How to Season Your Cast Iron Skillet

There are so many wonderful advantages of cooking with cast iron cookware. The amazing heat retention, its long-lasting construction, its versatile use from the kitchen stove to the open campfire…the list goes on!  

A seasoned cast iron skillet also helps keep food from sticking, and many cast iron cookware, like Lodge cast iron, already comes seasoned and ready to use.  However, seasoning your skillet may be needed if your pan came unseasoned.  Or perhaps, your pan is becoming dull and food is not releasing like it once did. 

But how do you season your cast iron skillet?

Here are the five simple steps for seasoning your cast iron skillet. (This information is courtesy of our friends at Lodge!)

1. Wash Your Pan

The Lodge Scrubbing Brush is available at Lehmans.com or in Lehman’s store in Kidron, Ohio

Wash your cast iron pan with warm, soapy water. A little soap is okay to use since you’re preparing to season your pan in the oven.

2. Dry Thoroughly

Completely dry your cast iron skillet with a paper towel or lint-free cloth. You can place it on the stovetop on low heat for a few minutes to make sure it’s completely dry.

3. Apply Oil

The Lodge Seasoning is available at Lehmans.com or in Lehman’s store in Kidron, Ohio

Add a very thin layer of cooking oil—like our Seasoning Spray—to the surface of your cast iron (inside and out) with a cloth or lint-free paper towel. Go easy on the oil—you want just a thin layer, not enough to drip or run when you tilt it. Thin layers are important for baking seasoning into the pan.

4. Bake for 1 Hour

Preheat your oven to 350–450 degrees F. Place aluminum foil on the bottom rack of the oven to catch any excess oil. Put your cookware upside down on the center rack. This helps prevent oil from pooling on the cooking surface. Bake for 1 hour.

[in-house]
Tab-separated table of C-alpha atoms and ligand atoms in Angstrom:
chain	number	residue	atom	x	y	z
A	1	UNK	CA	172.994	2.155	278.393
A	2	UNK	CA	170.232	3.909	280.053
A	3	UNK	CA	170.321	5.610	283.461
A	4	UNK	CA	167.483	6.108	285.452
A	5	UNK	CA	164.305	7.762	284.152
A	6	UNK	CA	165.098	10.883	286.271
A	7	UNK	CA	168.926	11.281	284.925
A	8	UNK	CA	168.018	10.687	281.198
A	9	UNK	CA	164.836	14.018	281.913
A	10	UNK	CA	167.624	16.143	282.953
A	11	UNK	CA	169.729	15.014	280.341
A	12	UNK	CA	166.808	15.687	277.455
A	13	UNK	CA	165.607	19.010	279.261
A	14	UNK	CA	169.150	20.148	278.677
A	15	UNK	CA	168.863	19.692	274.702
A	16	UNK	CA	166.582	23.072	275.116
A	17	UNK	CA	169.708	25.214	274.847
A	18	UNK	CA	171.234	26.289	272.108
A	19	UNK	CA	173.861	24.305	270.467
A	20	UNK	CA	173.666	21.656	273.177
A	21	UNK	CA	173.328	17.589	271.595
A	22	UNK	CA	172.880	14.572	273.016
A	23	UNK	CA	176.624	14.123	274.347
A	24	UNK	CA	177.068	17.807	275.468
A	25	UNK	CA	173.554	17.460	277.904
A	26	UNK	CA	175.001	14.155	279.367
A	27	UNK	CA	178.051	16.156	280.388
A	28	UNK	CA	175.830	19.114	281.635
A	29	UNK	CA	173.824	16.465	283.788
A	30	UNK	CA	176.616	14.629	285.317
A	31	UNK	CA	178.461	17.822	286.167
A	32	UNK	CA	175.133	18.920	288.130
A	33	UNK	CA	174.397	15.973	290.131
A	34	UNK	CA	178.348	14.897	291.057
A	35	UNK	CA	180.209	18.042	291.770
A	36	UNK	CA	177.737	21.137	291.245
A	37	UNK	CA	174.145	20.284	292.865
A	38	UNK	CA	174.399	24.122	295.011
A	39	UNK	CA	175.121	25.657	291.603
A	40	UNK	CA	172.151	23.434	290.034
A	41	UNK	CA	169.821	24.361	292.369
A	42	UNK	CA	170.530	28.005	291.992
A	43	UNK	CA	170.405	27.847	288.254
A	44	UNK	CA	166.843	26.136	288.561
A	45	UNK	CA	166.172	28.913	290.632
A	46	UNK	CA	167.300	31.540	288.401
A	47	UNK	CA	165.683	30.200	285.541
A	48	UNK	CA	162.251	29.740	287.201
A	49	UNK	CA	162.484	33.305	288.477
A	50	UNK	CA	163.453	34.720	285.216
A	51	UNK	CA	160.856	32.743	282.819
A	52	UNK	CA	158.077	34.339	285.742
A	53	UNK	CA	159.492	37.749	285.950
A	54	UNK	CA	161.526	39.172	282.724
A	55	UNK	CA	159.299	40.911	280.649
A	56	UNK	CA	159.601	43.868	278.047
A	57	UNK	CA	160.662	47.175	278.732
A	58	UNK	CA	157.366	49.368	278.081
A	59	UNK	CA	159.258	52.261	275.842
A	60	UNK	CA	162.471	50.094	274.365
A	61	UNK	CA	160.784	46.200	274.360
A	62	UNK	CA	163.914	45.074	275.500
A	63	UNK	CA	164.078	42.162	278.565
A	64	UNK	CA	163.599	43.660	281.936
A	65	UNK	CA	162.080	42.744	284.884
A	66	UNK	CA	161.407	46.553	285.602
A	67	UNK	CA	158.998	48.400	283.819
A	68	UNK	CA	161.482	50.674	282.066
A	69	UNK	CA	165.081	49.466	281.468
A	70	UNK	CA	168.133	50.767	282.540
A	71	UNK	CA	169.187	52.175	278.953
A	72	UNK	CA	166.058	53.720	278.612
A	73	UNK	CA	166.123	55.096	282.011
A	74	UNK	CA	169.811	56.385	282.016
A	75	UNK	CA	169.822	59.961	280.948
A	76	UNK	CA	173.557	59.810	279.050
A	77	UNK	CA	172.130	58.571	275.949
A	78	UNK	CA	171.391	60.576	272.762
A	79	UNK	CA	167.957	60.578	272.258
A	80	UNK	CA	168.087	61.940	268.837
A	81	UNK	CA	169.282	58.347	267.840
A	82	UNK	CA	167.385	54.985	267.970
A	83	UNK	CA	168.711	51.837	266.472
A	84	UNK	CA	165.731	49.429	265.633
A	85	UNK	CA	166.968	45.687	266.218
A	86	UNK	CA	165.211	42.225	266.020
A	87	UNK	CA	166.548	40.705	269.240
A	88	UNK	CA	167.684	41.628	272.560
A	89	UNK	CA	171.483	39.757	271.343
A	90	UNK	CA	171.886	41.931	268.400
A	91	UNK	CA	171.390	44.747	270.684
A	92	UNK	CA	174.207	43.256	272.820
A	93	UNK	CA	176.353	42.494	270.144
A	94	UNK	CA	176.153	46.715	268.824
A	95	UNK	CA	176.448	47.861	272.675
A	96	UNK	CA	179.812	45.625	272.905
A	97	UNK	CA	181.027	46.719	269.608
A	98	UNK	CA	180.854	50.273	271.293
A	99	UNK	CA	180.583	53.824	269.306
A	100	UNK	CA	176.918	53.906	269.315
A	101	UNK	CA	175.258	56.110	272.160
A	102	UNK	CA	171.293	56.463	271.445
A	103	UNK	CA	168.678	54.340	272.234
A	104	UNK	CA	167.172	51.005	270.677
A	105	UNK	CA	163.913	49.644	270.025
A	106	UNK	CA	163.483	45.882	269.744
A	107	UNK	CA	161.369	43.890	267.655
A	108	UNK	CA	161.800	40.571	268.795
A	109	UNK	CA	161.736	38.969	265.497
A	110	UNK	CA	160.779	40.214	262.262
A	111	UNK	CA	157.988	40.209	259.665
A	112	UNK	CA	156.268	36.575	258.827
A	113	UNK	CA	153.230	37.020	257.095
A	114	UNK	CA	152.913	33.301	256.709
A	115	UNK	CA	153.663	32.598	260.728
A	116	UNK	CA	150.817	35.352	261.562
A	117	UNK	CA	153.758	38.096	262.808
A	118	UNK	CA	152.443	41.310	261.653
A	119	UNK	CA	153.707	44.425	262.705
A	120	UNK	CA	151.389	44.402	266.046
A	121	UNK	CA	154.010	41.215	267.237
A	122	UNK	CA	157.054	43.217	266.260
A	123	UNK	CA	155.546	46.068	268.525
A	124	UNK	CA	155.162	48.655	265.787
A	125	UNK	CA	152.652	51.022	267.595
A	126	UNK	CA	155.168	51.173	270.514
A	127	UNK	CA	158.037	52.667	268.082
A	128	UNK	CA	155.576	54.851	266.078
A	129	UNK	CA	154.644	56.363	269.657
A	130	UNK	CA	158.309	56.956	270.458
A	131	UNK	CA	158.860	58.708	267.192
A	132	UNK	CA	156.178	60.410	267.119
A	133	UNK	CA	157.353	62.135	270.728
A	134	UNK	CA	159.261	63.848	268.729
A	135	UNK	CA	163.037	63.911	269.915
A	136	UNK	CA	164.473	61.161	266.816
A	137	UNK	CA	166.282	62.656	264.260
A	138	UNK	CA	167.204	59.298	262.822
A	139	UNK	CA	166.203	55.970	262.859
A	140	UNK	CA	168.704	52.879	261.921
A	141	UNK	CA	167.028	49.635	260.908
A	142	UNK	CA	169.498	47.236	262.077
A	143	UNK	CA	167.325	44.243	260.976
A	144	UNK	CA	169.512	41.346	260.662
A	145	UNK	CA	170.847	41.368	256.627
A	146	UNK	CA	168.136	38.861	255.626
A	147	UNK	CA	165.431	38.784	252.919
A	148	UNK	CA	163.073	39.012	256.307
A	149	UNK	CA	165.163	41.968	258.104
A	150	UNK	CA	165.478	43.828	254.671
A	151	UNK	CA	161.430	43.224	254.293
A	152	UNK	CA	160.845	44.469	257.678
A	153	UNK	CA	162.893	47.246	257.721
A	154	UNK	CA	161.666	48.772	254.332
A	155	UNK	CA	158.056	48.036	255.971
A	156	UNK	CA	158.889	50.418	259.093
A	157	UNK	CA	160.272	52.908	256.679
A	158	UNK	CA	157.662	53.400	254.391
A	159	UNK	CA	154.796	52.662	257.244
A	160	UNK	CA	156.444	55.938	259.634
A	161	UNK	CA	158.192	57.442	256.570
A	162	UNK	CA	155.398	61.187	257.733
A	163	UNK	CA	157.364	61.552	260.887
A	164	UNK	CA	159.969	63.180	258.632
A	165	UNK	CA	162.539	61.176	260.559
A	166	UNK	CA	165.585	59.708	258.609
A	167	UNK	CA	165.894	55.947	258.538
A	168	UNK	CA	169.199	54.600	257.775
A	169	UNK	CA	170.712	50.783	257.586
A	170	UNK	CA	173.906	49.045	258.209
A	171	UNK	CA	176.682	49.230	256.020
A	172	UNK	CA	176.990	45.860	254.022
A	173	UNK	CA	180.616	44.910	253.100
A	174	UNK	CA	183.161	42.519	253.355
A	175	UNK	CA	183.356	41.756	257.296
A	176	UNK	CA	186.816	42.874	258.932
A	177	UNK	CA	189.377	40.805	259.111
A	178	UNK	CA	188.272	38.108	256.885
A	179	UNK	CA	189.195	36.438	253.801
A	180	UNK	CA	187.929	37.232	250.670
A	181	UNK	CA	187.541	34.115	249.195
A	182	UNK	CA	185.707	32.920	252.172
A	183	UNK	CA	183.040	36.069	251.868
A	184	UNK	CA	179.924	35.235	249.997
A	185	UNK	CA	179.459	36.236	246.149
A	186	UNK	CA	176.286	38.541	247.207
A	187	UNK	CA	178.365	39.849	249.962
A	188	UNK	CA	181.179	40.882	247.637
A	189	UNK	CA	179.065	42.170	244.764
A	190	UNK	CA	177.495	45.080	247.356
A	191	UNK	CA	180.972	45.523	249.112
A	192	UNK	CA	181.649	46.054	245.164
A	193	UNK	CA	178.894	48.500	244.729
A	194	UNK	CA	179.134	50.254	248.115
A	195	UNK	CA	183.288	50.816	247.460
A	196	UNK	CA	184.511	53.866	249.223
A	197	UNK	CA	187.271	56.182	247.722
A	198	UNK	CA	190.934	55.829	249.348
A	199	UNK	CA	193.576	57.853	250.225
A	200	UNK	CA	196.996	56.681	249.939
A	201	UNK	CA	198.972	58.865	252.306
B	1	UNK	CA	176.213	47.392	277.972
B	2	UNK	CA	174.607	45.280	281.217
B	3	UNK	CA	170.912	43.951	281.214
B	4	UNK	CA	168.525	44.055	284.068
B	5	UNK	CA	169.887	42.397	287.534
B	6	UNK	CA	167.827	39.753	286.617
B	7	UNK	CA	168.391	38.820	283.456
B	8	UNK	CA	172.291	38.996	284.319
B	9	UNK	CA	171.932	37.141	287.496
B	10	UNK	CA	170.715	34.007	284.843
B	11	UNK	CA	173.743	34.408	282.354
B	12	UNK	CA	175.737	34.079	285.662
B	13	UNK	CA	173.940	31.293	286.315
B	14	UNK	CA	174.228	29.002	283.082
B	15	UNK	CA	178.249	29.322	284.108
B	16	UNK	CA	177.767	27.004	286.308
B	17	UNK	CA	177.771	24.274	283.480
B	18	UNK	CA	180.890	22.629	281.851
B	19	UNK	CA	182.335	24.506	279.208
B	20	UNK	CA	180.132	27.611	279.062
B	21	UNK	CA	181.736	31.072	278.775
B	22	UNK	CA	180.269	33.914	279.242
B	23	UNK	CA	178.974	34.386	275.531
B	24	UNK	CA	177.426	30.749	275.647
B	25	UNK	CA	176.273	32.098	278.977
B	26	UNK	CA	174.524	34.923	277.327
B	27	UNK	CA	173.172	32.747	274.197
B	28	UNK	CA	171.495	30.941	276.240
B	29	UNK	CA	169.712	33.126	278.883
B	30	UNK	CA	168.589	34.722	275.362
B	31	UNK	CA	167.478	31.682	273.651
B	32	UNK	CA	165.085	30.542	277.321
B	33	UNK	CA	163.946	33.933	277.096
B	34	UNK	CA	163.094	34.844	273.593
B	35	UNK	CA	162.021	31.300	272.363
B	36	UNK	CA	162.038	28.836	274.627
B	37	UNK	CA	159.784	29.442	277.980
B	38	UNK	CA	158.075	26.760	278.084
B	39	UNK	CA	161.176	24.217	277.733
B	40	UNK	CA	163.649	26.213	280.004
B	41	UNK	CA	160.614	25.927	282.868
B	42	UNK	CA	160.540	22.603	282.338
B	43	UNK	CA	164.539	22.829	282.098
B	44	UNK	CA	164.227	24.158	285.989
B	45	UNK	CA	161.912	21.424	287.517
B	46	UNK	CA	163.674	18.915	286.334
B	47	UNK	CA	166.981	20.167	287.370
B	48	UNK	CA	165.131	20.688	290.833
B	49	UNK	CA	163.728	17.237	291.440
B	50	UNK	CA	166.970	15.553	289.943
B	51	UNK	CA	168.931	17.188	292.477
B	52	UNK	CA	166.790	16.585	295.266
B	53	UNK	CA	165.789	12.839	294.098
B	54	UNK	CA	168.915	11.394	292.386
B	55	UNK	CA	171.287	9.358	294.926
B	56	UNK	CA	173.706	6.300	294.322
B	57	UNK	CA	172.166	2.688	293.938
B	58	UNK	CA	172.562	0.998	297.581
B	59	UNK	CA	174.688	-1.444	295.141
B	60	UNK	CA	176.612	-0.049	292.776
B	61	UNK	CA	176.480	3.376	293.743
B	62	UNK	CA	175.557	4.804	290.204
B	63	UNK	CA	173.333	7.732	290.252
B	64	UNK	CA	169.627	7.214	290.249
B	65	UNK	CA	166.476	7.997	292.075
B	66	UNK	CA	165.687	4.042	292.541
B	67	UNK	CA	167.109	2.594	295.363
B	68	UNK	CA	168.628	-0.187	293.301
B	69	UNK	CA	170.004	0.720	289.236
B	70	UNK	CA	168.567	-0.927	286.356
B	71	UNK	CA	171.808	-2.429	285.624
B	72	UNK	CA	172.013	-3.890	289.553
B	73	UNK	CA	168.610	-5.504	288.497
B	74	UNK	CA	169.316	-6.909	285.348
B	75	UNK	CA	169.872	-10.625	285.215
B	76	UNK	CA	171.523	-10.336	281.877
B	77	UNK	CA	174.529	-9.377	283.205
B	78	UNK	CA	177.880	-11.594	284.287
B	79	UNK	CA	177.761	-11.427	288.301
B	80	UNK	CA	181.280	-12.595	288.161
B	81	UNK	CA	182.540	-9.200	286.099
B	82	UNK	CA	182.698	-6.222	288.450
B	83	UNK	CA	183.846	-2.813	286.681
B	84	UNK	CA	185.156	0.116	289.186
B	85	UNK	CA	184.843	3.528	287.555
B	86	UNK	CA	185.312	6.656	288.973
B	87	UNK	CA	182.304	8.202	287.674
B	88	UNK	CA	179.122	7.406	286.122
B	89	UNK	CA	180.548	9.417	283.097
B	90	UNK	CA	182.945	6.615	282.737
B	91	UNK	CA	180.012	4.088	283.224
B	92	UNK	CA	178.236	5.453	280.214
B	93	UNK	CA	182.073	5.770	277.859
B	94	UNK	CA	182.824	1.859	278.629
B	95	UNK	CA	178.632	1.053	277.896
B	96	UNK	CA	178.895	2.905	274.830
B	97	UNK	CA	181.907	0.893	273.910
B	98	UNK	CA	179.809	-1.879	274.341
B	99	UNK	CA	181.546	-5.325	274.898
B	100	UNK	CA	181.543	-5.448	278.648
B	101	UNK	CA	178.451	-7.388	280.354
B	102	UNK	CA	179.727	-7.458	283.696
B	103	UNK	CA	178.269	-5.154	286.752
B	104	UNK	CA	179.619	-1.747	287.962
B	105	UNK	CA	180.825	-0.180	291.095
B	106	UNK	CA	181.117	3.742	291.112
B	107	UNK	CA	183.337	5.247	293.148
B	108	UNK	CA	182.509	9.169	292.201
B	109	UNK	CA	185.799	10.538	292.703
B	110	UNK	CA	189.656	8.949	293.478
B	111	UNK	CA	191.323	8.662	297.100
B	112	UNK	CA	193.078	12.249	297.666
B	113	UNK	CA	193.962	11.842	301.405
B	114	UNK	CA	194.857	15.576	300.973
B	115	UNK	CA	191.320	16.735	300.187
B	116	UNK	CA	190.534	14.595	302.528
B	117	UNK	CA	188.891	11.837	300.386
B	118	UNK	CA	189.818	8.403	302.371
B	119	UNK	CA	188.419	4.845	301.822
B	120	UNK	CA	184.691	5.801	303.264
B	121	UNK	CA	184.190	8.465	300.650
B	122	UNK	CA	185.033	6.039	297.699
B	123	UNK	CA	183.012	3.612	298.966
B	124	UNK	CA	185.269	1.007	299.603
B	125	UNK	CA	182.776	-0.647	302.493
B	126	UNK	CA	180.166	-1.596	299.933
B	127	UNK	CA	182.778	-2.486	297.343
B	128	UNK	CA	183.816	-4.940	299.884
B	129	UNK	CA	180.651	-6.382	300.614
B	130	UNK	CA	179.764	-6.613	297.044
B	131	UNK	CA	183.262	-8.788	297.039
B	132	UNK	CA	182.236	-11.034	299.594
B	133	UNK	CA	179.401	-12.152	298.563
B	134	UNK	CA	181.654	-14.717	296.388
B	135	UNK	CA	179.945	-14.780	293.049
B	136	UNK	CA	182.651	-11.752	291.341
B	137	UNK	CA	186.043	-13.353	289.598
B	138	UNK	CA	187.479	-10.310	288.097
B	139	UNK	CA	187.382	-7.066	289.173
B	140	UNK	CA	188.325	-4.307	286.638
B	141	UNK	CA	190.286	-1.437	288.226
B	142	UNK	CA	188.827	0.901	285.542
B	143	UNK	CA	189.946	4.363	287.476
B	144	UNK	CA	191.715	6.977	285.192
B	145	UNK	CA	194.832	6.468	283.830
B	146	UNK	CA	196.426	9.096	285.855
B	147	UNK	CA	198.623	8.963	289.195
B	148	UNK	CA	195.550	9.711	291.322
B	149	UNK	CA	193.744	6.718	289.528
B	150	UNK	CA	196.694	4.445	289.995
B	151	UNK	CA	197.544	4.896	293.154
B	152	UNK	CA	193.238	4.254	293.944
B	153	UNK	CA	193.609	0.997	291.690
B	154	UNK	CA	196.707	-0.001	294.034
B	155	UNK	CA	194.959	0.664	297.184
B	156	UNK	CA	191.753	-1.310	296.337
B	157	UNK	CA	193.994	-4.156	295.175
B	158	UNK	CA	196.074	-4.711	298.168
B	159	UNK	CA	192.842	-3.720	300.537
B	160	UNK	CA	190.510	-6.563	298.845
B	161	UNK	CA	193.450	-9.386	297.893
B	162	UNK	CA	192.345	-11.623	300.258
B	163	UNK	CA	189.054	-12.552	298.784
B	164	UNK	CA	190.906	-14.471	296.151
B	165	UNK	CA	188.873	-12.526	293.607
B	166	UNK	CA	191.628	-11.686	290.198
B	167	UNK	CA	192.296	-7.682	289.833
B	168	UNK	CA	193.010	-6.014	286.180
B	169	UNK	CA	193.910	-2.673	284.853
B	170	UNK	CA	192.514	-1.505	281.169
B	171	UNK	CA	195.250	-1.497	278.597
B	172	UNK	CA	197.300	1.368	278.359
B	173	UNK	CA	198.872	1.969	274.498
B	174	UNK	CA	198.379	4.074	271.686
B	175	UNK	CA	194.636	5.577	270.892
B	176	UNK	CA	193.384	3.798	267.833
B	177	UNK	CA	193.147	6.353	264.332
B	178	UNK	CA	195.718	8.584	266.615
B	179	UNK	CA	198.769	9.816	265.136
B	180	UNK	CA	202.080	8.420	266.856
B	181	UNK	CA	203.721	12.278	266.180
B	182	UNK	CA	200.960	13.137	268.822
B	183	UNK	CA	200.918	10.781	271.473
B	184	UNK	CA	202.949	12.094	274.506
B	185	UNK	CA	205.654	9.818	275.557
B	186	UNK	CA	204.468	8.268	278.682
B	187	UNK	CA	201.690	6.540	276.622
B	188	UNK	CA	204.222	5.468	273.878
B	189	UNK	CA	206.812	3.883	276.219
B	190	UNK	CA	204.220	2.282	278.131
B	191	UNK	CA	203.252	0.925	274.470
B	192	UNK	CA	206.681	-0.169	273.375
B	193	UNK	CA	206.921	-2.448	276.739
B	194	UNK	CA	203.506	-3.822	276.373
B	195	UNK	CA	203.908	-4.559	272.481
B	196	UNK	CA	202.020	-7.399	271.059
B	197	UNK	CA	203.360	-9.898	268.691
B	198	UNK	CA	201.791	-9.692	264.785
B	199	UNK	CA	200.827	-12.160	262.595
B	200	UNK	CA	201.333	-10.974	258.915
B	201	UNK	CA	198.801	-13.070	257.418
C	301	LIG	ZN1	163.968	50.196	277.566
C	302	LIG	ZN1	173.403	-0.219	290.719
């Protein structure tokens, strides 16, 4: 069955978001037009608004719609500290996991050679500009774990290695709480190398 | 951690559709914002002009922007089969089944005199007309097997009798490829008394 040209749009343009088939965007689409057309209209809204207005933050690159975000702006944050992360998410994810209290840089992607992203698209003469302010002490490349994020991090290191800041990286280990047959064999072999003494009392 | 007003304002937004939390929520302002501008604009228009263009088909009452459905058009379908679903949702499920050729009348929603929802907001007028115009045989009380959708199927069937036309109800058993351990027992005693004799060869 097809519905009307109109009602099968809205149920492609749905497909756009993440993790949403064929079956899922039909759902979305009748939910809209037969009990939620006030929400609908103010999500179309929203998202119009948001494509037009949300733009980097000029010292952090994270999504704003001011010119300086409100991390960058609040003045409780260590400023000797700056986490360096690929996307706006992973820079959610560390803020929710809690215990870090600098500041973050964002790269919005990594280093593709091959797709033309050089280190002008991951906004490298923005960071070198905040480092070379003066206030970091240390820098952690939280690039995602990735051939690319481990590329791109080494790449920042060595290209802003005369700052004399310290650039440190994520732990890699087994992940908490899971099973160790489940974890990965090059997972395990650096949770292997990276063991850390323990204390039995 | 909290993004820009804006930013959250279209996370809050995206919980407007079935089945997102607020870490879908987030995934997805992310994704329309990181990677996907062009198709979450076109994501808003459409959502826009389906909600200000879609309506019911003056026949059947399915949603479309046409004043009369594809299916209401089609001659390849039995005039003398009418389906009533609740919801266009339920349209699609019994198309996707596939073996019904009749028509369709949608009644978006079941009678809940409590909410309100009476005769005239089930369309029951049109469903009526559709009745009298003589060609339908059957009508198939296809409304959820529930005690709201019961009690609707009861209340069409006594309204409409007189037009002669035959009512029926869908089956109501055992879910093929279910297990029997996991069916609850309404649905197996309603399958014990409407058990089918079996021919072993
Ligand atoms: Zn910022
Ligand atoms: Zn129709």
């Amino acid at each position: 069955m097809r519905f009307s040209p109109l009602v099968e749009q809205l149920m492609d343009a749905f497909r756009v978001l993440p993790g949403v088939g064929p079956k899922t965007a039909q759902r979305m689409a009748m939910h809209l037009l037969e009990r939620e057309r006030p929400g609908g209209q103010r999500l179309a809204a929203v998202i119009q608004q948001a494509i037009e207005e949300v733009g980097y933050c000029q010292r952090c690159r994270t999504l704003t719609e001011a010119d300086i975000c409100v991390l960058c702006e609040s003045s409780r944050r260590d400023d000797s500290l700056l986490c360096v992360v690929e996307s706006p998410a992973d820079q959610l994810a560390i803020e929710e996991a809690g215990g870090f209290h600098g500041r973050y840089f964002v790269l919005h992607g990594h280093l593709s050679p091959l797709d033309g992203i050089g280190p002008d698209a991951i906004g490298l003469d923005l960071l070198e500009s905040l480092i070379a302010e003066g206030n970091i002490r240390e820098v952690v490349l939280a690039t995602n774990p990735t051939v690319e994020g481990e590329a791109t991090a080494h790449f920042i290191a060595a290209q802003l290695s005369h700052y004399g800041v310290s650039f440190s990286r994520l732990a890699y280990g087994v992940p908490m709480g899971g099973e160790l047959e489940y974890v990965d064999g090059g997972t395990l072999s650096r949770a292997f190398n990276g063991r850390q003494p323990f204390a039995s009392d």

5. Cool in the Oven

Turn off the heat and allow the cast iron skillet to cool in the oven. This allows the seasoning to further cure and adhere to the iron.

Happy cooking!

You can find our full section of Lodge cast iron here.

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4 months ago

[…] about looking at the jars of whatever has been preserved when one has completed the process of canning. Knowing YOU are the one who put forth the effort, time and investment to bring about the end […]

rose watkins
rose watkins
3 months ago

Thank you for this information . I have one I bought at a thrift shop over 40 years ago and it needs seasoning. I just bought a larger one at a garage sale it also needs seasoning. I love my cast iron skillets. I enjoy cooking in them. Again thank you for this information.

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21 days ago

[…] If you love your cast iron cookware as much as we do, then you might already know the yumminess that can come from a cast iron pan.  Cast iron holds heat incredibly well, cooks food evenly, and has a natural non-stick surface. […]

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